Teresa: Yes, as vile as Belle is, there are hints that there’s insecurity underneath all that, and it makes her feel real. I also thought Crompton did a nice job showing how the two matriarchs were both flawed and not. Sometimes I thought the balance tipped too much in favor of Mrs. Fowler, but there were moments like the one when Mrs. Fowler channels Mrs. Willoughby to get her granddaughter to a birthday party. Her usual vague agreeableness would have been all wrong.

I wonder about the view of marriage presented in the novel. Right from the start, it seemed like Crompton was showing how much women must give up in marriage. Mrs. Fowler talks about silencing the acerbic, intelligent “Millicent” within and becoming obliging “Millie” for the benefit of her husband. Alarm bells went off in my head! But it’s not like she’s unhappy as Millie, nor is Millicent completely gone. Maybe, too, some qualities are better off shed, like Anice’s jealousy and Helen’s independence. Belle’s unwillingness to give up the spotlight is a destructive force. Perhaps the question to ask is which sacrifices are worth making.

Jenny: You’re asking a complex question there, because it’s not as if Anice does shed her jealousy when she gets married. At first it looks as if her love for Martin may overcome her besetting vice, but ingrained habits prove too much for her. It’s the same with Helen, who settles in with the Willoughbys to become more Helen-ish than ever. But not being married doesn’t help, either. Oliver leads a fussy, smug, isolated existence in London: to some degree, he’s escaped from under his mother’s direct supervision, but he hasn’t found true happiness. Certain aspects of his personality have become exaggerated, and others have faded away.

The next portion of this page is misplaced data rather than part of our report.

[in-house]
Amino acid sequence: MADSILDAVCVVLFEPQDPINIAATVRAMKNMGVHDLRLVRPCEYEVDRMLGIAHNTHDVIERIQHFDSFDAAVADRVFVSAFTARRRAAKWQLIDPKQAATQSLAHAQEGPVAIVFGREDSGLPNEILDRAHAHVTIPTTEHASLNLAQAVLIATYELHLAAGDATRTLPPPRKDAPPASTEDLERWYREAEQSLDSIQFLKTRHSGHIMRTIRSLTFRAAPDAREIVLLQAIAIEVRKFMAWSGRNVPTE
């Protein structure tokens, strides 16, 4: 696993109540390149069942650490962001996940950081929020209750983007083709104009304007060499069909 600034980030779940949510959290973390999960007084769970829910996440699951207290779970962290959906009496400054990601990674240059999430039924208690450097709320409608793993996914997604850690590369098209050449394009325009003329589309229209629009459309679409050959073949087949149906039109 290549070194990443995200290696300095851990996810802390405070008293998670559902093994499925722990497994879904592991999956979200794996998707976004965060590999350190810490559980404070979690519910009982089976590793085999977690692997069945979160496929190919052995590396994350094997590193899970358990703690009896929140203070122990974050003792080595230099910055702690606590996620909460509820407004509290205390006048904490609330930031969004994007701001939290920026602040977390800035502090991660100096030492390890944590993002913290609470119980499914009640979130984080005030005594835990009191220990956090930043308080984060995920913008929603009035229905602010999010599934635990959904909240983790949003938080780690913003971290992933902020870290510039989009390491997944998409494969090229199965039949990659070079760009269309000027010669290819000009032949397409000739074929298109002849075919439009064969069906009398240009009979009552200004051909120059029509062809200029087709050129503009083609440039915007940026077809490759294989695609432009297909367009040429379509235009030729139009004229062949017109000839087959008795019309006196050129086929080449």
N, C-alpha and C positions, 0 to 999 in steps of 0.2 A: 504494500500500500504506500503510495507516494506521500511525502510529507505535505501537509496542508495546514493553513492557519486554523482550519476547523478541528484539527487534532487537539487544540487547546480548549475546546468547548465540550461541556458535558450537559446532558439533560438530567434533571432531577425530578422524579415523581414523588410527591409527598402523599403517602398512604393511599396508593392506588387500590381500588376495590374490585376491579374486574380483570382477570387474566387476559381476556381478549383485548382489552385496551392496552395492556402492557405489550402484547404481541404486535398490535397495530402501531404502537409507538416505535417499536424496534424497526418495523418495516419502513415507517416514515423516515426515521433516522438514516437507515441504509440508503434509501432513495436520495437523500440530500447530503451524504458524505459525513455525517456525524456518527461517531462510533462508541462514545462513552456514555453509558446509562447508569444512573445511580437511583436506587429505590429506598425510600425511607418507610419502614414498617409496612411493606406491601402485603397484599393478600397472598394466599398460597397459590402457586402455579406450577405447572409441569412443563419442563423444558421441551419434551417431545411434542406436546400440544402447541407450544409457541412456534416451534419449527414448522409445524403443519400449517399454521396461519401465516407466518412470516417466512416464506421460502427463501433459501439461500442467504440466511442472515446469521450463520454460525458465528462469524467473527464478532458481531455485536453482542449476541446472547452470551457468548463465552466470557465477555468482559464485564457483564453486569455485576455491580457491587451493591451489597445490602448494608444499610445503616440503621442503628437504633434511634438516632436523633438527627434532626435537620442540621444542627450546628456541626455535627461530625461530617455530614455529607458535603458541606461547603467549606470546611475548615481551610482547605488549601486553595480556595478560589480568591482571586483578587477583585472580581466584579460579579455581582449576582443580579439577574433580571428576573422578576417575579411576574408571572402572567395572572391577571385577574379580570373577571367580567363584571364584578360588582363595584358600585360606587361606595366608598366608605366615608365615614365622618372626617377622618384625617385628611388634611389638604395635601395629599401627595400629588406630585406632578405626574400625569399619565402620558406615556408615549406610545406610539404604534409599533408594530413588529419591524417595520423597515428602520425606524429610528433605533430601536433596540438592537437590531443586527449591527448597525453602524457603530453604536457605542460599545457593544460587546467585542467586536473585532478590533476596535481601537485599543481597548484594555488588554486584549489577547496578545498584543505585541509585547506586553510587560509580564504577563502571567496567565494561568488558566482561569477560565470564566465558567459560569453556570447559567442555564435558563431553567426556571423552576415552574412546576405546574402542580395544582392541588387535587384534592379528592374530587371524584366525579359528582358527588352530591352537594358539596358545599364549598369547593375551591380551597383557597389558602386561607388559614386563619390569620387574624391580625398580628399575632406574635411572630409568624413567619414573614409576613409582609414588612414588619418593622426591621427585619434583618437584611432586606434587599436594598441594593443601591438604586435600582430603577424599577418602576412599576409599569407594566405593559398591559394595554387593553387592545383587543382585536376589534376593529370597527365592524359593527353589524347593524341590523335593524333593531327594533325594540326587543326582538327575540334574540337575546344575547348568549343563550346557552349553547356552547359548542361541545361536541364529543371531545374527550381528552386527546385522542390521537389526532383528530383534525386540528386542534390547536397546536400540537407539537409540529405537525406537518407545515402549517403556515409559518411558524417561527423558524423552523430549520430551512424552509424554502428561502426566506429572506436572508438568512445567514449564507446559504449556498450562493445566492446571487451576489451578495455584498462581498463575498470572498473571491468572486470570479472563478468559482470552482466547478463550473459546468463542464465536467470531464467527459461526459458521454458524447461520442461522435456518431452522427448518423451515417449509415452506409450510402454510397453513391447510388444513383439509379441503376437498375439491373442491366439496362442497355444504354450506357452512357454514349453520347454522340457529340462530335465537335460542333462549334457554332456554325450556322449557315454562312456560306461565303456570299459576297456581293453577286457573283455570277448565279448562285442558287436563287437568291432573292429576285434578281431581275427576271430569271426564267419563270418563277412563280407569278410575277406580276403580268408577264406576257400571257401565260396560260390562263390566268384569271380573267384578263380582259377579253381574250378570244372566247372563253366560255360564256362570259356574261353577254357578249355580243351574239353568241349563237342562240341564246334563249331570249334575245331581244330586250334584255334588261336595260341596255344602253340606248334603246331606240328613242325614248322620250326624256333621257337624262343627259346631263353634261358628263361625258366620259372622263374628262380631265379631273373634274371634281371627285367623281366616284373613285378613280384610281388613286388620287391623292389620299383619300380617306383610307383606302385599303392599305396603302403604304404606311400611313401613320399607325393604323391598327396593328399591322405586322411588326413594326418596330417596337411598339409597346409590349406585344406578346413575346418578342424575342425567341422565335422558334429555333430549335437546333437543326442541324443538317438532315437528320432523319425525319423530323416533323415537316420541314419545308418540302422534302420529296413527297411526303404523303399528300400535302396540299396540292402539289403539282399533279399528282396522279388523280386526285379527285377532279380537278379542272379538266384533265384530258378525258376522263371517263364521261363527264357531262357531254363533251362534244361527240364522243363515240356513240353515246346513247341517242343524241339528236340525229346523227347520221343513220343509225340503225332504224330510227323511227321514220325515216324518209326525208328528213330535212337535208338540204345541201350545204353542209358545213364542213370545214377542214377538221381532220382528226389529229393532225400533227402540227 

Your idea about sacrifice is an interesting one, because something that virtually never gets mentioned in this book that begins in 1920 is the Great War. The boys particularly should have served, and Anice and Helen and the Willoughby girls should have been nurses or Land Girls or something. Why don’t we see more than a tiny glimpse of this larger sacrifice? Are these people unable to shed personal vice because they are exhausted?

Teresa: That’s a good question that hadn’t occurred to me, but of course these families would have to have been touched by the war. The omission is even more puzzling when you look at the mentions of the growing threat in Germany toward the end of the book. Everyone seems to dismiss it as nothing until the final chapters. They’re all caught up in their particular worlds with their own particular vices and obsessions.  Maybe once the Great War was over, they just didn’t give it a thought, just as they only consider the incipient war when their own loved ones are in danger. That seems pretty honest to me—and true to the natures of these characters.